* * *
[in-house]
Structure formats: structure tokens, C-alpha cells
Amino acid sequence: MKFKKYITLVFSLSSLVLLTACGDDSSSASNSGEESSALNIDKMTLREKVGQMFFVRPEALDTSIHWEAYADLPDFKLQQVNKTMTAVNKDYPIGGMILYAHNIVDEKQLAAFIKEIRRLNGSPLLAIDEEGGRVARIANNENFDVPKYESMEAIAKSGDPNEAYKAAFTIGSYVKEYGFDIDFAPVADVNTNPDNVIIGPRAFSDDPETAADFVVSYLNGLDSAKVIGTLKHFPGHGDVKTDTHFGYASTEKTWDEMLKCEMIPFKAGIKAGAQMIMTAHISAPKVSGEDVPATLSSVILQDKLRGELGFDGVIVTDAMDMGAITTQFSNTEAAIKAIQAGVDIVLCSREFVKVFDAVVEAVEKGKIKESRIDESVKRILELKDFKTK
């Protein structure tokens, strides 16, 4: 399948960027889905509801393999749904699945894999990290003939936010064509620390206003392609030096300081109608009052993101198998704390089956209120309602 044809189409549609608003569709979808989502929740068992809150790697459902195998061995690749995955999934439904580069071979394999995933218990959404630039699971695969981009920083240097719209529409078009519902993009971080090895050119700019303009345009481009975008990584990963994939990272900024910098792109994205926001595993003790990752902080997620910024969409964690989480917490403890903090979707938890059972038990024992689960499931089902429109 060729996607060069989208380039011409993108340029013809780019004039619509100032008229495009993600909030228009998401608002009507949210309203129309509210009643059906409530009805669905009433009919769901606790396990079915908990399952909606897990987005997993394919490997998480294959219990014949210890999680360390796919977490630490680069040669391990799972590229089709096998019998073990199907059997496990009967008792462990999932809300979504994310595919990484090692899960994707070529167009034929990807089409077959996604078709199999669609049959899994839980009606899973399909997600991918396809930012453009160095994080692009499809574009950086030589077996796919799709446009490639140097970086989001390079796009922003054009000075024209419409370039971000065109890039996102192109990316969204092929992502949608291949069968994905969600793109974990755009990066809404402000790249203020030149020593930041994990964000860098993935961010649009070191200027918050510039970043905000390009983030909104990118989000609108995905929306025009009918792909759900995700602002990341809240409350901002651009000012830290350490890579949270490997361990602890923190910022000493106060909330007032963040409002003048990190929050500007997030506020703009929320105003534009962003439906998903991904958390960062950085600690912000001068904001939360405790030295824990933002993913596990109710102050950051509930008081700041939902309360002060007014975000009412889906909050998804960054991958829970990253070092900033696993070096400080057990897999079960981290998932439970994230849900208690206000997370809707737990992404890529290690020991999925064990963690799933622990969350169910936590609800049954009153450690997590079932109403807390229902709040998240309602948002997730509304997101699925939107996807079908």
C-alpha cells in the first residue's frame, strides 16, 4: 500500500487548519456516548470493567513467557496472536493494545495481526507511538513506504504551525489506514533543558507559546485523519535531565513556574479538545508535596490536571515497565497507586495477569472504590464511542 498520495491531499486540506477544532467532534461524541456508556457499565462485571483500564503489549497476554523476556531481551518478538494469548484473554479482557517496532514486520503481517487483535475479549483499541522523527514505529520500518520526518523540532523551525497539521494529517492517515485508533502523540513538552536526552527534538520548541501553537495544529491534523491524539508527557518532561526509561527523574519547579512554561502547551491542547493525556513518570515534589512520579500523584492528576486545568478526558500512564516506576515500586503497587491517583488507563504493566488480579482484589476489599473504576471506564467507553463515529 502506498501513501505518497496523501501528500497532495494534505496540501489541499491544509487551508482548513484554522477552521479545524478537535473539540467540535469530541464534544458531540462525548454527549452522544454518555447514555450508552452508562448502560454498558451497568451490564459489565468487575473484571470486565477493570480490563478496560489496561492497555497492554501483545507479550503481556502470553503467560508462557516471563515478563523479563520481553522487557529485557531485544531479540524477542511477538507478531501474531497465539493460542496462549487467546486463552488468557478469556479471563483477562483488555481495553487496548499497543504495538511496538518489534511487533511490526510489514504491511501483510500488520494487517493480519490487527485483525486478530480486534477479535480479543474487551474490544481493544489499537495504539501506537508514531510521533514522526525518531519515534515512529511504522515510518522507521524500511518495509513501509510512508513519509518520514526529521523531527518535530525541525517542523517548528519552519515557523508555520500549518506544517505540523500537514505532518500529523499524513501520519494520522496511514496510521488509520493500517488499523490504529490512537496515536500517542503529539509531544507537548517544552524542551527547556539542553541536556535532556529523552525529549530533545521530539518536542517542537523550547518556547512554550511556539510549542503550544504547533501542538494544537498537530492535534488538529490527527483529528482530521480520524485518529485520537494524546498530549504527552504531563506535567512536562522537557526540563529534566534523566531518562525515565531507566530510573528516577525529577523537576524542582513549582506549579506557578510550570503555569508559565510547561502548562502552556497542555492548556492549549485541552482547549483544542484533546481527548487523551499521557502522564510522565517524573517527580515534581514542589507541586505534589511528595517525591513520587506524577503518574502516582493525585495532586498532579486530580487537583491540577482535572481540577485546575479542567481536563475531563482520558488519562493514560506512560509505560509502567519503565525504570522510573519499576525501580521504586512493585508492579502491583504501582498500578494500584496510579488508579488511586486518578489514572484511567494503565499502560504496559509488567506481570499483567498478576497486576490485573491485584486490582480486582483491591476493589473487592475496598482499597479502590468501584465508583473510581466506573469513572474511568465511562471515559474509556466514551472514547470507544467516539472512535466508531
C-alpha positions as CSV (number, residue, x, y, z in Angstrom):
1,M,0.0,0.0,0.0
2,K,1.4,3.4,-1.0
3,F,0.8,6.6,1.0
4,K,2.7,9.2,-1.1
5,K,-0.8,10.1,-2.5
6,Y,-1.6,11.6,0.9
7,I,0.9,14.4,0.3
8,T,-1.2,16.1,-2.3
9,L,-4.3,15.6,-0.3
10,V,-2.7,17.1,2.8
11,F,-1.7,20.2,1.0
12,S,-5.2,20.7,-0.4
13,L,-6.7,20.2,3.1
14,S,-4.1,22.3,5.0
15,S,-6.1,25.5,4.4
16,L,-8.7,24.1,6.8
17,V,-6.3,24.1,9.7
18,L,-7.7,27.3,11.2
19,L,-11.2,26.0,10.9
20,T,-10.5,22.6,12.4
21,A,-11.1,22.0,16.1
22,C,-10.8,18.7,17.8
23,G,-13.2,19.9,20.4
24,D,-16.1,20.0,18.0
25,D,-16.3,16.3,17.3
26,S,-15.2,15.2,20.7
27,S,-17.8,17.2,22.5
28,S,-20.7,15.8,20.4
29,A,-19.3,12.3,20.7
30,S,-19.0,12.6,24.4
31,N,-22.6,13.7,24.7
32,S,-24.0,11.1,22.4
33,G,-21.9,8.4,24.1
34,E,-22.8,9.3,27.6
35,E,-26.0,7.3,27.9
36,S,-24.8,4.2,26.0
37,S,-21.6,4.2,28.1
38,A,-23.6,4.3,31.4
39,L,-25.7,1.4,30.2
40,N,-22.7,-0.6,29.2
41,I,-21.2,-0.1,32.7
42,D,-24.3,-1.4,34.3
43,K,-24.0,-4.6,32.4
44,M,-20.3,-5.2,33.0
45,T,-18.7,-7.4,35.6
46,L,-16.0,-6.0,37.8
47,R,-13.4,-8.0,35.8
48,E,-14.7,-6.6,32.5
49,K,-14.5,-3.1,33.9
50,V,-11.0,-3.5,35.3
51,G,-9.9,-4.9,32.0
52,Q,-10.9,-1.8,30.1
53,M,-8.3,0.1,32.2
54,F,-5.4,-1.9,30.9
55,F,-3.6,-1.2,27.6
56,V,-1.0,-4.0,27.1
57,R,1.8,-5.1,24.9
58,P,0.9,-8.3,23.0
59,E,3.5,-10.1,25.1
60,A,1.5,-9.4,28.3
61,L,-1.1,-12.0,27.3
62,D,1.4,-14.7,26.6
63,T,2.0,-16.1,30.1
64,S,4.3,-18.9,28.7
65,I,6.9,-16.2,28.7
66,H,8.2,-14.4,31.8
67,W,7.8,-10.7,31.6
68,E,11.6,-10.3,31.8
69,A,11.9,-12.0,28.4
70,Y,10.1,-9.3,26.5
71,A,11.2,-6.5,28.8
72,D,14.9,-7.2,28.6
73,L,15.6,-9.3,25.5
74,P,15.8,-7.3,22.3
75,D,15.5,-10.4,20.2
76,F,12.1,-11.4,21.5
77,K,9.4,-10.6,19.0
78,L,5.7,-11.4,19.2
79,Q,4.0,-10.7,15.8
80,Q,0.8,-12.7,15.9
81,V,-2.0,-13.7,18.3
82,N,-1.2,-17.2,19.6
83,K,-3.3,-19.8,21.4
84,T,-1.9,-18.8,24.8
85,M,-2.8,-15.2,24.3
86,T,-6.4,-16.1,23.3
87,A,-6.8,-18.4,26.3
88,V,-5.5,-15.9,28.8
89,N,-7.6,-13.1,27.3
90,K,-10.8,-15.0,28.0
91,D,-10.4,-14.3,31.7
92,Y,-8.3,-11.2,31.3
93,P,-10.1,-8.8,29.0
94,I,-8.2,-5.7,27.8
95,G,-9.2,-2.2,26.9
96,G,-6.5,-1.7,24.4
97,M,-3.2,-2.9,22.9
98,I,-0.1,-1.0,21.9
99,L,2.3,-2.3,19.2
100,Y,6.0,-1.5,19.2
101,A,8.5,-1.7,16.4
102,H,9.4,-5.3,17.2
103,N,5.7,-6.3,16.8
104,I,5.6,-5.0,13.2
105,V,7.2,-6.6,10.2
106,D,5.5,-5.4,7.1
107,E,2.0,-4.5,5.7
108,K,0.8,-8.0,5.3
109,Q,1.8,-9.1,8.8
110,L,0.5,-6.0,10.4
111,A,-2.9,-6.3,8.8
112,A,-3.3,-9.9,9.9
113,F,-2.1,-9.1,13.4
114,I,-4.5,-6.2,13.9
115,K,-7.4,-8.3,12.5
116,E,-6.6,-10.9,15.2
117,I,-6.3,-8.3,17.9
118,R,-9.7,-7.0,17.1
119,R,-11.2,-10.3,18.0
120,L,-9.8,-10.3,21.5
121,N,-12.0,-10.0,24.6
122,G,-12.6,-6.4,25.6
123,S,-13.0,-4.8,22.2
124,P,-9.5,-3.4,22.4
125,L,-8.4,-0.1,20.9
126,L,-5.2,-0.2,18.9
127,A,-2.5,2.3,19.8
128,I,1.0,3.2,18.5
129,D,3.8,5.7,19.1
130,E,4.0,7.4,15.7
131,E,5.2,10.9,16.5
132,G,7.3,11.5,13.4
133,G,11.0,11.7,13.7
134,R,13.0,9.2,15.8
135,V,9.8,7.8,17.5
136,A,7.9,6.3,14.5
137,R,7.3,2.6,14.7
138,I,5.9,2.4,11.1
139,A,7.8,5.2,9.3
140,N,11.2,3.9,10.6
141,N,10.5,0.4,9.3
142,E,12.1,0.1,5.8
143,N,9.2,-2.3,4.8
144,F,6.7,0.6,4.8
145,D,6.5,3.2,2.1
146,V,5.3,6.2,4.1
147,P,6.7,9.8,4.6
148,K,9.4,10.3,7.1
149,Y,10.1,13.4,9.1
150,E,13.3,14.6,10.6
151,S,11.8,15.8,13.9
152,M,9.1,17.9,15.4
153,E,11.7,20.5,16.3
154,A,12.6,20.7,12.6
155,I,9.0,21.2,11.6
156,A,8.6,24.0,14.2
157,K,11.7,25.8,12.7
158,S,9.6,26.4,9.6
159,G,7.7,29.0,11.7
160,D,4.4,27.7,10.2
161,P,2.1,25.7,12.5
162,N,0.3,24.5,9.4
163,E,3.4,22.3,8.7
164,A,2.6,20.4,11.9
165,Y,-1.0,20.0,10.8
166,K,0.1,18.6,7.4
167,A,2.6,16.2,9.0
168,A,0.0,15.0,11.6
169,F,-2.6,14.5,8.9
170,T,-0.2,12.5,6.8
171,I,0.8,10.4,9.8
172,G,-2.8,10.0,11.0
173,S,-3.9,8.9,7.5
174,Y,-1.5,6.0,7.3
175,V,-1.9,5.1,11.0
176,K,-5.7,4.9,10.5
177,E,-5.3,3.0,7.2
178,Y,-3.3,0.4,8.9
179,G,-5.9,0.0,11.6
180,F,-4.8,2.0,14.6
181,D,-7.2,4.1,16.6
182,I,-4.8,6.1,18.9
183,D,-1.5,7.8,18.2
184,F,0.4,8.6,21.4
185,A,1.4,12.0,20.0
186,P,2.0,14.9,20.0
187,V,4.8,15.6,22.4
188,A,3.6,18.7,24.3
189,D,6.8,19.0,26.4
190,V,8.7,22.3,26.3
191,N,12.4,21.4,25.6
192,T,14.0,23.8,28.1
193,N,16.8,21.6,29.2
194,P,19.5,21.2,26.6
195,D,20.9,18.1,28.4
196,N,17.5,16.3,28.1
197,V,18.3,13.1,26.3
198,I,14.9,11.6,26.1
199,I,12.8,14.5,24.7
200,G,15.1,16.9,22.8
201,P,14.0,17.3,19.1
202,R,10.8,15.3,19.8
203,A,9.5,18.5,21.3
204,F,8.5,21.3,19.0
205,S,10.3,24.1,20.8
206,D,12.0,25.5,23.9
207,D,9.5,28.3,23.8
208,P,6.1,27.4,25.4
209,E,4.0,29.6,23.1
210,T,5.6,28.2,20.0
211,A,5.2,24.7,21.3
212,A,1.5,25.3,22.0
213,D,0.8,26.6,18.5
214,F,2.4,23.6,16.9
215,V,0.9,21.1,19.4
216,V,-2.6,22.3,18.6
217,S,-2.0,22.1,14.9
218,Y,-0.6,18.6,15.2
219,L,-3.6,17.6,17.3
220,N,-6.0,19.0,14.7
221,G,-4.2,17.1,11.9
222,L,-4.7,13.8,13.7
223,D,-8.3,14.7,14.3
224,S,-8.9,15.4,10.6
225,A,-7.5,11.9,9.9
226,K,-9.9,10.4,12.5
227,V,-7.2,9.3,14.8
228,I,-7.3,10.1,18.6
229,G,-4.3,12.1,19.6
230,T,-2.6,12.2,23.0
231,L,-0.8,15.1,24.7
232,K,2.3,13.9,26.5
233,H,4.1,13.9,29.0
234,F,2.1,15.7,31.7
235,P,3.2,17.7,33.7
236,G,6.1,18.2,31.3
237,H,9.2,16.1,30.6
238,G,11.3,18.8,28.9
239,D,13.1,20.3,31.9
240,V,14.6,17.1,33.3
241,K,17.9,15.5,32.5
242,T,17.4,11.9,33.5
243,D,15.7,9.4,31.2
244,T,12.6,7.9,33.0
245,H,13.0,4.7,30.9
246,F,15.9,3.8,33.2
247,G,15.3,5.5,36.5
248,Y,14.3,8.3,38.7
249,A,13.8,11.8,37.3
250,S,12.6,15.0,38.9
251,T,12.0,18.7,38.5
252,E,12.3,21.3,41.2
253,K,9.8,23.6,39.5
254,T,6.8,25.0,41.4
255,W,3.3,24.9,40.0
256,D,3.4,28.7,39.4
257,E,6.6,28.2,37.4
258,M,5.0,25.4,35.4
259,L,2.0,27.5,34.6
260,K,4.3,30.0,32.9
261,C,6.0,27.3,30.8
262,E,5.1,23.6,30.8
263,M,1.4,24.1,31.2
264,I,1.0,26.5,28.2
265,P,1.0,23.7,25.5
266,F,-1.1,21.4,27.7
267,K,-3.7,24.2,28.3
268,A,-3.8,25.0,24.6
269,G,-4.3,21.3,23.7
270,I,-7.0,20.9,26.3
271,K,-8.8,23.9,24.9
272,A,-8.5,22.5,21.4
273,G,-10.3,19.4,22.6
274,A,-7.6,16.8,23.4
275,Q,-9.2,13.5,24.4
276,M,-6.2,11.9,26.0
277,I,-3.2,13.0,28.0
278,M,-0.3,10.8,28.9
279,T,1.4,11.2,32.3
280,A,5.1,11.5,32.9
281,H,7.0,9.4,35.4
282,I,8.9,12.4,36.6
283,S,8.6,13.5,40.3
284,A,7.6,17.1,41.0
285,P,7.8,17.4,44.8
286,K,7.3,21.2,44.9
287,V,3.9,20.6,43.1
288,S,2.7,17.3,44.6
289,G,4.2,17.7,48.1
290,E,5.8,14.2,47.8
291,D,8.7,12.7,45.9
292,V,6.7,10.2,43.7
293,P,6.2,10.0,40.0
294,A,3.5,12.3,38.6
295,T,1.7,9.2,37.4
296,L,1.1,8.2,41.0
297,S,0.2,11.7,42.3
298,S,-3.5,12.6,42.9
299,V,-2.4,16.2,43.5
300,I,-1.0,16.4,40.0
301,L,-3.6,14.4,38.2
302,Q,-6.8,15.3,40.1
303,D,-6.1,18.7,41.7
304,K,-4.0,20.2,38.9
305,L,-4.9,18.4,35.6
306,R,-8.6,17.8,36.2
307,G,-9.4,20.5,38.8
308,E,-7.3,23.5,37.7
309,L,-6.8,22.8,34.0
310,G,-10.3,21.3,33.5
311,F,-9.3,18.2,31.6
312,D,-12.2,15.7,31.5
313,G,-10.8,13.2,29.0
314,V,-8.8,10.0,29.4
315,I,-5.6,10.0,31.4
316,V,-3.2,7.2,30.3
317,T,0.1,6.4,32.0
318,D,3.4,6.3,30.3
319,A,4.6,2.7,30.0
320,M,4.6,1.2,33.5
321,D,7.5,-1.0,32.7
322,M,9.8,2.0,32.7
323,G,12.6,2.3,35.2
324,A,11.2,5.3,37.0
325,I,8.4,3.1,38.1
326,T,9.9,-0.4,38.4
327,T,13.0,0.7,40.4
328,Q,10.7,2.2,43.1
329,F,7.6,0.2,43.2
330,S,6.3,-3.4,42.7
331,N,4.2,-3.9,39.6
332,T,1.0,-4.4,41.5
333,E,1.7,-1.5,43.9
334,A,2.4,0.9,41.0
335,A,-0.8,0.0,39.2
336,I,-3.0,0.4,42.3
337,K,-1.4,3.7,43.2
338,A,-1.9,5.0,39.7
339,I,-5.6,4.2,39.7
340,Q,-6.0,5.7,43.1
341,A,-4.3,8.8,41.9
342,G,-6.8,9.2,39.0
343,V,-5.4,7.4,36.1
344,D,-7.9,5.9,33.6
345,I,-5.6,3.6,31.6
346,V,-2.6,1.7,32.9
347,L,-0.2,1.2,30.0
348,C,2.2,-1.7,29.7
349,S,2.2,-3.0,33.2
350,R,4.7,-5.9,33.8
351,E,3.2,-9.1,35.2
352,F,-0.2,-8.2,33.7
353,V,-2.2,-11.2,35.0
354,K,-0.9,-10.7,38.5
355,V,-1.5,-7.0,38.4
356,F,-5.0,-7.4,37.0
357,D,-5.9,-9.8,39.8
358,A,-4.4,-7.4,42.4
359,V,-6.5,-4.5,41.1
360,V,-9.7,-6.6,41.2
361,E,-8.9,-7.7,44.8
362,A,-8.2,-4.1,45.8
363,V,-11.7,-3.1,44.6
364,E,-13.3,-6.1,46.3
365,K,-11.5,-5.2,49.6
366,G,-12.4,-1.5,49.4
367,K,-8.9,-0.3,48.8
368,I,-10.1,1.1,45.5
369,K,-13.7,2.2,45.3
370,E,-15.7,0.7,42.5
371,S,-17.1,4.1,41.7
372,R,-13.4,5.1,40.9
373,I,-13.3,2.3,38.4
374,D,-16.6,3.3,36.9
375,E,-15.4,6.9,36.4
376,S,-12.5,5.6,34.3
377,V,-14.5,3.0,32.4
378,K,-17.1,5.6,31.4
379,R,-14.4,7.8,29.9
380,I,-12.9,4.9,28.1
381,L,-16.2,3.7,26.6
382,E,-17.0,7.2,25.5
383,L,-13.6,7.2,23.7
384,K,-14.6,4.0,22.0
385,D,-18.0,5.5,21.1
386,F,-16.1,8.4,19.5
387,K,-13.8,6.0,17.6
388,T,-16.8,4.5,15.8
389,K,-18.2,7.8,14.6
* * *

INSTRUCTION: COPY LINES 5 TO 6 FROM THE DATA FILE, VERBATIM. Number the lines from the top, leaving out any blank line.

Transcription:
C-alpha cells in the first residue's frame, strides 16, 4: 500500500487548519456516548470493567513467557496472536493494545495481526507511538513506504504551525489506514533543558507559546485523519535531565513556574479538545508535596490536571515497565497507586495477569472504590464511542 498520495491531499486540506477544532467532534461524541456508556457499565462485571483500564503489549497476554523476556531481551518478538494469548484473554479482557517496532514486520503481517487483535475479549483499541522523527514505529520500518520526518523540532523551525497539521494529517492517515485508533502523540513538552536526552527534538520548541501553537495544529491534523491524539508527557518532561526509561527523574519547579512554561502547551491542547493525556513518570515534589512520579500523584492528576486545568478526558500512564516506576515500586503497587491517583488507563504493566488480579482484589476489599473504576471506564467507553463515529 502506498501513501505518497496523501501528500497532495494534505496540501489541499491544509487551508482548513484554522477552521479545524478537535473539540467540535469530541464534544458531540462525548454527549452522544454518555447514555450508552452508562448502560454498558451497568451490564459489565468487575473484571470486565477493570480490563478496560489496561492497555497492554501483545507479550503481556502470553503467560508462557516471563515478563523479563520481553522487557529485557531485544531479540524477542511477538507478531501474531497465539493460542496462549487467546486463552488468557478469556479471563483477562483488555481495553487496548499497543504495538511496538518489534511487533511490526510489514504491511501483510500488520494487517493480519490487527485483525486478530480486534477479535480479543474487551474490544481493544489499537495504539501506537508514531510521533514522526525518531519515534515512529511504522515510518522507521524500511518495509513501509510512508513519509518520514526529521523531527518535530525541525517542523517548528519552519515557523508555520500549518506544517505540523500537514505532518500529523499524513501520519494520522496511514496510521488509520493500517488499523490504529490512537496515536500517542503529539509531544507537548517544552524542551527547556539542553541536556535532556529523552525529549530533545521530539518536542517542537523550547518556547512554550511556539510549542503550544504547533501542538494544537498537530492535534488538529490527527483529528482530521480520524485518529485520537494524546498530549504527552504531563506535567512536562522537557526540563529534566534523566531518562525515565531507566530510573528516577525529577523537576524542582513549582506549579506557578510550570503555569508559565510547561502548562502552556497542555492548556492549549485541552482547549483544542484533546481527548487523551499521557502522564510522565517524573517527580515534581514542589507541586505534589511528595517525591513520587506524577503518574502516582493525585495532586498532579486530580487537583491540577482535572481540577485546575479542567481536563475531563482520558488519562493514560506512560509505560509502567519503565525504570522510573519499576525501580521504586512493585508492579502491583504501582498500578494500584496510579488508579488511586486518578489514572484511567494503565499502560504496559509488567506481570499483567498478576497486576490485573491485584486490582480486582483491591476493589473487592475496598482499597479502590468501584465508583473510581466506573469513572474511568465511562471515559474509556466514551472514547470507544467516539472512535466508531
C-alpha positions as CSV (number, residue, x, y, z in Angstrom):